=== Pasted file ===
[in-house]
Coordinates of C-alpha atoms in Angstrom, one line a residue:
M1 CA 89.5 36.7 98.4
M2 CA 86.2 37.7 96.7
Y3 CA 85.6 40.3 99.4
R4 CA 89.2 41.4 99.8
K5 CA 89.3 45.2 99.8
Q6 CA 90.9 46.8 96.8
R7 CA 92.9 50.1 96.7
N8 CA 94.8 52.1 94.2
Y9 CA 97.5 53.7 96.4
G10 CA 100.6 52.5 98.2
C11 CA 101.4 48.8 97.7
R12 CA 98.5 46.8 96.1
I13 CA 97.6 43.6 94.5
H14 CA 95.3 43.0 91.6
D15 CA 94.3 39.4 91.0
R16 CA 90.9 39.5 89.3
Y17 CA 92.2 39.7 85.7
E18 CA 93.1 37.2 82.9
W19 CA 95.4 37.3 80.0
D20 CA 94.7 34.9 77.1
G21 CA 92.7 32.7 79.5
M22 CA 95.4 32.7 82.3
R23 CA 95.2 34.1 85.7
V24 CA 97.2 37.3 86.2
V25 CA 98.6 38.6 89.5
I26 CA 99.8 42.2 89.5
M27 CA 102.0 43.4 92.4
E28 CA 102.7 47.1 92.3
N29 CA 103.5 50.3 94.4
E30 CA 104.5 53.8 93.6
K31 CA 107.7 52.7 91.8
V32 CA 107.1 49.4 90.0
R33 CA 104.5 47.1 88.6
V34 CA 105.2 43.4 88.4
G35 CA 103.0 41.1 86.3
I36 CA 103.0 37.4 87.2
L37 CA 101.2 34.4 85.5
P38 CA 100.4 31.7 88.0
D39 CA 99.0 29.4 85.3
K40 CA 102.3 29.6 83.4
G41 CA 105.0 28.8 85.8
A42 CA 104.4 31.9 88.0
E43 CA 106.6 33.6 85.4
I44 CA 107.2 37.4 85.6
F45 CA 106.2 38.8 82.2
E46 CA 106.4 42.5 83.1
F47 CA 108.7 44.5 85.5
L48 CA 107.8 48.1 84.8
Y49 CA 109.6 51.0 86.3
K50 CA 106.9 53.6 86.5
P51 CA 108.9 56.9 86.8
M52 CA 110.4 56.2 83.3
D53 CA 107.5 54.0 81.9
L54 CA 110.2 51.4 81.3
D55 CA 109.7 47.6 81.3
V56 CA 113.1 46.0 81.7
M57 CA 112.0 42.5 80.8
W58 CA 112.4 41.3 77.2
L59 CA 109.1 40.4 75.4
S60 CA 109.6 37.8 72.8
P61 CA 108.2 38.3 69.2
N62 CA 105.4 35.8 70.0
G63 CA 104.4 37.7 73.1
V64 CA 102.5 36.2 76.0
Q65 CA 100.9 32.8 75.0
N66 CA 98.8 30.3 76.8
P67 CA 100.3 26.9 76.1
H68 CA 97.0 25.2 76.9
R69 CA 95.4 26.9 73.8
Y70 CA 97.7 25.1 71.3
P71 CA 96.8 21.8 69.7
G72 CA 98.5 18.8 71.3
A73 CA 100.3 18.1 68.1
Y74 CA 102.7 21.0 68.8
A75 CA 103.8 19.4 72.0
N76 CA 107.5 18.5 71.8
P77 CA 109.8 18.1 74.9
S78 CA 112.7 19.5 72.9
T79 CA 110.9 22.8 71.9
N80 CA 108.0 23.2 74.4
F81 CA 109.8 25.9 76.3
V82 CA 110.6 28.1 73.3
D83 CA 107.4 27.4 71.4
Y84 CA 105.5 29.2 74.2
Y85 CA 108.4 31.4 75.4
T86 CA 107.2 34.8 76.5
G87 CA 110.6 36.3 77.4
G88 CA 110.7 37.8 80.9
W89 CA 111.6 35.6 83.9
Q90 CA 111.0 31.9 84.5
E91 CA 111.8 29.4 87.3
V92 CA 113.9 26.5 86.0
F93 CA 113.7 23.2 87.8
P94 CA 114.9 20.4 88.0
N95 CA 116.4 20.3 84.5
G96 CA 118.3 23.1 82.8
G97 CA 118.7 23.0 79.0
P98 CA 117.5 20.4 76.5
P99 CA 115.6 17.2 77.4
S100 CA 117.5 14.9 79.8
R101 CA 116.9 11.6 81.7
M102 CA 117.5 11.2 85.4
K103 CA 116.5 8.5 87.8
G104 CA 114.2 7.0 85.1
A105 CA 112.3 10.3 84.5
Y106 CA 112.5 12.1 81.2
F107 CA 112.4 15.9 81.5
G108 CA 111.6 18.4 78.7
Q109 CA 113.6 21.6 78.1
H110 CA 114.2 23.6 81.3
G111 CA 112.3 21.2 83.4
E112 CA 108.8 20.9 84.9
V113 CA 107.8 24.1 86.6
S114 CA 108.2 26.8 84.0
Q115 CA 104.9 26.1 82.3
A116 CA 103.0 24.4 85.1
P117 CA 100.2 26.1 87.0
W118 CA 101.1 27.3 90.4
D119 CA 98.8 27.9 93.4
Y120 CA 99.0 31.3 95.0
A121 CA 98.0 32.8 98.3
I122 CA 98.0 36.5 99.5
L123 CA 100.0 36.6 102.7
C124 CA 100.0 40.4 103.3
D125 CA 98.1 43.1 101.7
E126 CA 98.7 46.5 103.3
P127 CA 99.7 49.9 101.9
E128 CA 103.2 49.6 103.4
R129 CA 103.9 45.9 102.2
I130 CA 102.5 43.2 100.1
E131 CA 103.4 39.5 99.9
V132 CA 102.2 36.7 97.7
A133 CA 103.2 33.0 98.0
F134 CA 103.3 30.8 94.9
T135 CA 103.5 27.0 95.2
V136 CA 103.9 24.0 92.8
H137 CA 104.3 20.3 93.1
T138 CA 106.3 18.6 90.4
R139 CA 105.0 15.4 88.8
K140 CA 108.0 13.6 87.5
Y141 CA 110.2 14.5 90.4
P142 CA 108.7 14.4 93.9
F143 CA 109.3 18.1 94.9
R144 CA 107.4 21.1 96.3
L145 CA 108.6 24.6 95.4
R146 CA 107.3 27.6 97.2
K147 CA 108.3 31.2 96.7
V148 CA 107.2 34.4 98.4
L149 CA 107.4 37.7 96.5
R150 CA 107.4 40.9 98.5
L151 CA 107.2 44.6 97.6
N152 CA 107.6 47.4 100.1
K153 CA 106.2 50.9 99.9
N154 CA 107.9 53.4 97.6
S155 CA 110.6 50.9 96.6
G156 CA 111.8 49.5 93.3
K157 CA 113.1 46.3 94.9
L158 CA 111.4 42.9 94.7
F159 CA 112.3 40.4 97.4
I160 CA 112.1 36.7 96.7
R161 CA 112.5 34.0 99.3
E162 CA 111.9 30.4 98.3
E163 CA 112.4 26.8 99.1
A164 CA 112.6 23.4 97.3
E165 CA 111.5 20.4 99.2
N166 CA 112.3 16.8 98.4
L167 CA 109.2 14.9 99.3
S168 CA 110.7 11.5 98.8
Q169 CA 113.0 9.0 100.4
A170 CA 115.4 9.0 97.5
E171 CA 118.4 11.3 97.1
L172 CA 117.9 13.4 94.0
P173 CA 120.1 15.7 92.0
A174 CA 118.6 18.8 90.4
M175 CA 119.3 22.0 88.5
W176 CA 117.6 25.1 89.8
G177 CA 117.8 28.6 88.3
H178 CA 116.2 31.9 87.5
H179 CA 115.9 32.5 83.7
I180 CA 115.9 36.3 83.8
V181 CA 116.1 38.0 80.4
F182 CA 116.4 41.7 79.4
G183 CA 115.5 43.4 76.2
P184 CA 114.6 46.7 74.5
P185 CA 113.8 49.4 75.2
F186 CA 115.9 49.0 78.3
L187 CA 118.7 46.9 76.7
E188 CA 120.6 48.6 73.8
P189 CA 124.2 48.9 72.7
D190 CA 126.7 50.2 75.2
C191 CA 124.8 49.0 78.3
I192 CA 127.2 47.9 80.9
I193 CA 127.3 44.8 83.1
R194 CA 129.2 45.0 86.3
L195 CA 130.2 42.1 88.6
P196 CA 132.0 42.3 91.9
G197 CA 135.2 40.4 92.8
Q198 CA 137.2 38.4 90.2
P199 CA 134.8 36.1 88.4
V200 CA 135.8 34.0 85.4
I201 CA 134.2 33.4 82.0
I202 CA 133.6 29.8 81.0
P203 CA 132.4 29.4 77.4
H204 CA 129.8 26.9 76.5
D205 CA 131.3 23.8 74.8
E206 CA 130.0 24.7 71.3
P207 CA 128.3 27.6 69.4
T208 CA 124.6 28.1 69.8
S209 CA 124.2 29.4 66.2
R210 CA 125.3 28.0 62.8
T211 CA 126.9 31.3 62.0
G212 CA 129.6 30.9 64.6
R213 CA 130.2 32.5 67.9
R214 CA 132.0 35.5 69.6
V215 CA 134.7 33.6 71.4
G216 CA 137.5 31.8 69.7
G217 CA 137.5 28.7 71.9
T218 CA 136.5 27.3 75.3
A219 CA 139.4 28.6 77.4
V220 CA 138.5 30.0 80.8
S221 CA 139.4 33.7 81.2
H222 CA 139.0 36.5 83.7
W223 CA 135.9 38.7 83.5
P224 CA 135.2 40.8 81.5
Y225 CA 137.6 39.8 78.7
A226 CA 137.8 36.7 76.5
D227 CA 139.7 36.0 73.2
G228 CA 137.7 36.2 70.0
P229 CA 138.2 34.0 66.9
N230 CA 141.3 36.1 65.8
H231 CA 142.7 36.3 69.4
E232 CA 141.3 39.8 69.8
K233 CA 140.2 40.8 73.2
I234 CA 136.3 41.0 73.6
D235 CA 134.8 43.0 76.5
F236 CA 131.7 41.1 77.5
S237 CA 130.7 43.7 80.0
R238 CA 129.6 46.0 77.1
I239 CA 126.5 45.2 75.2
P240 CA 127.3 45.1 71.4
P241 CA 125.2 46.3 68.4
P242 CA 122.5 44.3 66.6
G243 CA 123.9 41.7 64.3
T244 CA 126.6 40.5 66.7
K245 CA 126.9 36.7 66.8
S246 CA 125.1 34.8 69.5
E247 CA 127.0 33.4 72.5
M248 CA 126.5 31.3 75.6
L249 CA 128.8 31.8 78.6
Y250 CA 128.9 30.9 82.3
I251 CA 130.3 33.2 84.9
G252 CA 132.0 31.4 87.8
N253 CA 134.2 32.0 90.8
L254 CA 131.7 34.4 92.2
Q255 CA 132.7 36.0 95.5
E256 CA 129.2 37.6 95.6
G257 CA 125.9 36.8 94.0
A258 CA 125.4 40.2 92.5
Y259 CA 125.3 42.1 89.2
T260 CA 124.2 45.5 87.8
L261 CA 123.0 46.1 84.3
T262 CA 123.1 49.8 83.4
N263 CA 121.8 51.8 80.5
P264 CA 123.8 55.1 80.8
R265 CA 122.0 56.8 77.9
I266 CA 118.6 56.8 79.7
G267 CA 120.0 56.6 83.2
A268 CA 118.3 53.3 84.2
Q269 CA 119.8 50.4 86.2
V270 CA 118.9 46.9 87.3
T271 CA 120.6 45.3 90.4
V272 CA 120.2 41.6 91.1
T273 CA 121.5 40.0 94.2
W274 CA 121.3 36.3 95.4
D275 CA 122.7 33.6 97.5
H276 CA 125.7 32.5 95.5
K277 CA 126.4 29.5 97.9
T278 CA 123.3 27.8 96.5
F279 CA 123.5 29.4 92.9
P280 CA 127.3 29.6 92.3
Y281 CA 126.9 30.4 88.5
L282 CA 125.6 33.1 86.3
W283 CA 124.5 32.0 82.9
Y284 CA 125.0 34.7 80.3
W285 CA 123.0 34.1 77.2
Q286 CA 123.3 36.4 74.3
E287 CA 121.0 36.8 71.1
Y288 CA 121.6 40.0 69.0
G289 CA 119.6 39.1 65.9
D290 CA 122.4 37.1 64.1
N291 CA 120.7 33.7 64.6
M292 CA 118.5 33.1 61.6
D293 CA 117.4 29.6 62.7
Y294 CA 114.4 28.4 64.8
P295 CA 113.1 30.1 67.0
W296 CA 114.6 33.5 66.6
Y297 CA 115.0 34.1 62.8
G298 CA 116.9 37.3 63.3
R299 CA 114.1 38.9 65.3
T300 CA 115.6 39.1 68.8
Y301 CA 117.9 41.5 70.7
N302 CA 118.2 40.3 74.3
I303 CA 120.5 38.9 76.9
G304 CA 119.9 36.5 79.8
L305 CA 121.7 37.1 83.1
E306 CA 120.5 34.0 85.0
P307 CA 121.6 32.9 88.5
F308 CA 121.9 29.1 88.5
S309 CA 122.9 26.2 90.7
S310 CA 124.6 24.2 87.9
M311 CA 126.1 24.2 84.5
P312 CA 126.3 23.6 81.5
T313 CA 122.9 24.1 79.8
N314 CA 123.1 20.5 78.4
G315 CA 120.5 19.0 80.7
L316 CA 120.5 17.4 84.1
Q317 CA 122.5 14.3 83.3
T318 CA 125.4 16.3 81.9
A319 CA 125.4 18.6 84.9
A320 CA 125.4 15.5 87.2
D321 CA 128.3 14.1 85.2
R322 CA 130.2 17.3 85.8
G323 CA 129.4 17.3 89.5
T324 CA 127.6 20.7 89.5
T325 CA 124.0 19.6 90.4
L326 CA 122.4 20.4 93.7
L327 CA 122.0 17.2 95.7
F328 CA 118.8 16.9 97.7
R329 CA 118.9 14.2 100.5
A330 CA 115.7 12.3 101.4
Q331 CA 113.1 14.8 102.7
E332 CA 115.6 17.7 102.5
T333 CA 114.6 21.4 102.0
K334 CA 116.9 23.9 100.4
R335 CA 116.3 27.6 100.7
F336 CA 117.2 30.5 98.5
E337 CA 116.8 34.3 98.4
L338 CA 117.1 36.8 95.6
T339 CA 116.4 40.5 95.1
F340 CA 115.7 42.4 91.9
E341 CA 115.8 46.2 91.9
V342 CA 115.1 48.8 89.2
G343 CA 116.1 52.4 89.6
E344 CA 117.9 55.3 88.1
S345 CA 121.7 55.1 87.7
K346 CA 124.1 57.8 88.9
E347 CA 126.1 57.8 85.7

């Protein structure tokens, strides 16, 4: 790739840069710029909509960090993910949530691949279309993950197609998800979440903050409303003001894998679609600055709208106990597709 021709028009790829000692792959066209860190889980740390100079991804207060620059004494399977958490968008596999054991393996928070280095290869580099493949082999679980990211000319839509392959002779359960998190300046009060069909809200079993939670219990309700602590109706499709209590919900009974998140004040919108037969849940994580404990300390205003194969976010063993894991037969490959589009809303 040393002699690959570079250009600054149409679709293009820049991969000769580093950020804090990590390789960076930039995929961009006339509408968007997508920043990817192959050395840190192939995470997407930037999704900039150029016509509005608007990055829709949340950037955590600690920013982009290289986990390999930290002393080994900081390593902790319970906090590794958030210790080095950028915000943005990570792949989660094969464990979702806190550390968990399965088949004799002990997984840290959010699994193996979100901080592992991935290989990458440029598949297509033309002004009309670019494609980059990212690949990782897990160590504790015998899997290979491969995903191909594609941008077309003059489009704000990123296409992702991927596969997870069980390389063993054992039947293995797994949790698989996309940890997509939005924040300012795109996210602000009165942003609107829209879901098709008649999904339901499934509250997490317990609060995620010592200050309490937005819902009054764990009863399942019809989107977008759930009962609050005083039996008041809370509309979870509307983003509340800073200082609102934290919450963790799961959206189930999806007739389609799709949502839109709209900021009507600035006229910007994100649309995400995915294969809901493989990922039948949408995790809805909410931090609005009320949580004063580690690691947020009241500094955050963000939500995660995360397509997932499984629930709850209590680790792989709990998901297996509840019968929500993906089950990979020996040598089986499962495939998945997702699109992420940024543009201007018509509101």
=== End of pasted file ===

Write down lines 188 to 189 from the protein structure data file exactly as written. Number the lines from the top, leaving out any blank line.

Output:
F186 CA 115.9 49.0 78.3
L187 CA 118.7 46.9 76.7